Arendt (McCumber, 2014), in her writings on time has distinguished between the vita contemplativa and vita activa. Diverging from her forebears Nietzche and Heidegger, she dismisses talk of prioritizing the contemplative over action, deeming it elitist. For her analysis, in tune with other continental philosophers she argues that everything belongs in time. Hence to shed light on contemporary society, she seeks roots in ancient Greece. She distinguishes two institutions: the oikos or households and the polis the political sphere for action. The oikos belonged to the private realm and was the main unit of economic activity. The polis engendered political life where people tried to overcome mortality. The oikos was paternal, natural, need based, violent, hierarchical, conformist and mysterious while the police was predicated on action – a realm one entered not because they needed to but because they wanted to. By its nature, polis encompassed a diversity of view points and the ‘reality of the public realm relied on the simultaneous perspectives and aspects in which the common world presents itself.’ In my research, I can’t help but notice how the university has more elements of the oikos, while the streets those of the polis or action.
‘to diagnose the historicity of our contemporary ways for thinking and acting is to enhance their contestability, to point to the need for new experiments in thought which can imagine new ways in which we can be and act’ – (Rose, 1999)
Arendt further goes on to distinguish labor and work. Labor is the domain of the oikos. What people did to fulfill needs. Transient. Work was in action – the possibility to act or produce something that was transcendental of the everyday – the medium to extend one’s mortality through their output. Arendt was primarily interested in how the future unfolds. Action could be through both words and acts. Through sharing some of these thoughts with my classmates, in my future research, I am interested in better understanding:
what is active or emergent in our research and activities. How do we through our activities in the university or elsewhere aim to make our march on the future?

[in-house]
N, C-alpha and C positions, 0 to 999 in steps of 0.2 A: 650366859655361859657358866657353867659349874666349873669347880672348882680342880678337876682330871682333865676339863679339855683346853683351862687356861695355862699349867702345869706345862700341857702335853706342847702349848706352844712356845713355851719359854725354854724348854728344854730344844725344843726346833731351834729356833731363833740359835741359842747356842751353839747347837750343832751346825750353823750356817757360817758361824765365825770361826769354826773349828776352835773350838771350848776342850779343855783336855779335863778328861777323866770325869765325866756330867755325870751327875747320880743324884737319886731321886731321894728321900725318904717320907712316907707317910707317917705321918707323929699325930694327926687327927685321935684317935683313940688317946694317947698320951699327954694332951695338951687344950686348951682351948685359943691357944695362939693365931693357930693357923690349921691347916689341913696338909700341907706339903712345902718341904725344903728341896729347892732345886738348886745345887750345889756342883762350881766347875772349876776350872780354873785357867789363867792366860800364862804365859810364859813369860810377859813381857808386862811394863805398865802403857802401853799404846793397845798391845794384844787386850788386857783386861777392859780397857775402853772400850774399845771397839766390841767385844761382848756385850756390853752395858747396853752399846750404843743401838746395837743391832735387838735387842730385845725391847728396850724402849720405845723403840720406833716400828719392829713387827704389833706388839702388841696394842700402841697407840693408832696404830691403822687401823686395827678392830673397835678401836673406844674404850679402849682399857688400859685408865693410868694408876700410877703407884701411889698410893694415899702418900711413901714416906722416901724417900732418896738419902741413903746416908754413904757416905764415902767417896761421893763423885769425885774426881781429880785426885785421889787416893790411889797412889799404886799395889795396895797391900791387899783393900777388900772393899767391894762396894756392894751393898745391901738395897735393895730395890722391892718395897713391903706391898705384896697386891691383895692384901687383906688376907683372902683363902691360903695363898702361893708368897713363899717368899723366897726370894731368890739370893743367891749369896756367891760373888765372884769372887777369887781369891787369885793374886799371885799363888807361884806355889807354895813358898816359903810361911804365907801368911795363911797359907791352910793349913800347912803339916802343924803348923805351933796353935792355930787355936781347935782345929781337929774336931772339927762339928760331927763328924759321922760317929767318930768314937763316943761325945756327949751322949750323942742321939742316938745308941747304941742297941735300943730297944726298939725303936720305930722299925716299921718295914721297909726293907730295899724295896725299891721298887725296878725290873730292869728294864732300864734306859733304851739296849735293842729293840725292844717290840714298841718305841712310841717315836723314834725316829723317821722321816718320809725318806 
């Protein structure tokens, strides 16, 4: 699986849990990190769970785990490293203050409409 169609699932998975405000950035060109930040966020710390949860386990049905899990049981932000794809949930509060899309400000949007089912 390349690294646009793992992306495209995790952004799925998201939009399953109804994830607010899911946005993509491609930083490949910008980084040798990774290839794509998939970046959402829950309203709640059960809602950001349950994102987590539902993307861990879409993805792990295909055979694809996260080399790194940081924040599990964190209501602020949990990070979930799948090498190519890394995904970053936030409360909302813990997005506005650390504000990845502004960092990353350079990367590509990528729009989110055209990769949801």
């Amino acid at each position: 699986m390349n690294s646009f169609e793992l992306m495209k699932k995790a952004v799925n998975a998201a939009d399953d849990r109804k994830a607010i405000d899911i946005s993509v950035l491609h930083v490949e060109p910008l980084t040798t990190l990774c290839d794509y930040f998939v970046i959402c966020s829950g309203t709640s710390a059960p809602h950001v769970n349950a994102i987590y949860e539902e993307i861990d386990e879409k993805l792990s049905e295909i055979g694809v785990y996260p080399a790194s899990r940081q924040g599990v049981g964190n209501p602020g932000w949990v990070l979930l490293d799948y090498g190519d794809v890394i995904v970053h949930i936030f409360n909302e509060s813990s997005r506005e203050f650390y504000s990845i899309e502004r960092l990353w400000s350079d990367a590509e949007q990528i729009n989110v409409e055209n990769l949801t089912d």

McCumber, J. (2014). Time and Philosophy: A History of Continental Thought. Routledge.
Rose, N. (1999). Powers of freedom: Reframing political thought. Cambridge university press.
Is Decolonization a Metaphor? By Ximena C. Martínez Trabucco
Inquiring into the intersection of time and success at OISE has been an interesting way to notice subtle details. “With OISE I Can” has opened space for multiculturalism and multi-ethnicity, not just to show up, but to occupy a predominant space in the building. Among the details that I have noticed is the centrality of indigenous peoples in the images that OISE has articulated over the last two years. The caption, “With OISE I can change perspectives” accompanies the image of an indigenous faculty member in one of OISE’s promotional posters. This advertisement correlates with the brochures that are disseminated through strategic spaces in the building advertising several services and support groups inspired by indigenous philosophies, and apparently directed towards the broader OISE student community. Among these services are an indigenous writing group, an indigenous housing service, an indigenous mental health and healing group, and circles of indigenous teachings, among other initiatives. In addition, many classes that address indigenous and decolonizing pedagogies are taught in various OISE departments.
The salience of indigenous peoples in OISE’s narratives is connected to the “commitment to indigenize OISE” that has been declared as one of the main areas of the New Academic Plan, 2017-2024, and the institution’s alignment with the reflections and guidelines suggested by the Truth and Reconciliation Commission (OISE 2017, 15) . How does the presence of indigenous people in OISE reconcile with the narratives of success, a lack of time for deep relationships, and with the neoliberalization of education? Eve Tuck and Wayne Yang, in their text ‘Decolonization is not a metaphor’ point to new ways of colonization that underlie calls for “decolonizing methods” to “decolonize our schools” and “decolonize student thinking” (Tuck and Yang 2012). The text discusses what the authors call “settler moves to innocence” as the very forms that pose decolonization as a metaphor rather than advocate for “the repatriation of Indigenous land and life” (Tuck and Yang 2012). The incorporation of indigenous peoples and their images in the new face of OISE, looking towards the future, bring new anxieties. Is this new, emerging epoch something real and unstoppable? Or it is just the delusion of changing one’s perspective, printed on fancy paper that sells well in the developing world? How do the different projects and constituencies of OISE clash or align?
Ontario Institute for Studies in Education, “Learning and Leading from Within, New Academic
Strategy 2017-2024.” https://www.oise.utoronto.ca/oise/UserFiles/File/2017-Academic-
Plan.pdf (accessed January 2, 2020).
Tuck, Eve, and K. Wayne Yang. “Decolonization is not a metaphor.” Decolonization: Indigeneity, education & society 1, no. 1 (2012).